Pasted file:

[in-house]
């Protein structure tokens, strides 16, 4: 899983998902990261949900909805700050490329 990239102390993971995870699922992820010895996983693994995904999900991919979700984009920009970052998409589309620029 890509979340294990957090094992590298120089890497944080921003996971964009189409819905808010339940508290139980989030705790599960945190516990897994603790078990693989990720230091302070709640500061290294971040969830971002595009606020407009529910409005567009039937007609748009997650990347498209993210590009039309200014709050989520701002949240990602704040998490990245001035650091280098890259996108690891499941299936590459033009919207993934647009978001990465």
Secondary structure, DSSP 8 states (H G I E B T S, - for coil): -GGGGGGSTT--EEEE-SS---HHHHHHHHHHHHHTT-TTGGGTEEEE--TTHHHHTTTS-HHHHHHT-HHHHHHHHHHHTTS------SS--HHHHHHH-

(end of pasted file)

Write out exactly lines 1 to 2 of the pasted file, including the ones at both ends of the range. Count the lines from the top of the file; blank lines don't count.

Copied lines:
[in-house]
């Protein structure tokens, strides 16, 4: 899983998902990261949900909805700050490329 990239102390993971995870699922992820010895996983693994995904999900991919979700984009920009970052998409589309620029 890509979340294990957090094992590298120089890497944080921003996971964009189409819905808010339940508290139980989030705790599960945190516990897994603790078990693989990720230091302070709640500061290294971040969830971002595009606020407009529910409005567009039937007609748009997650990347498209993210590009039309200014709050989520701002949240990602704040998490990245001035650091280098890259996108690891499941299936590459033009919207993934647009978001990465």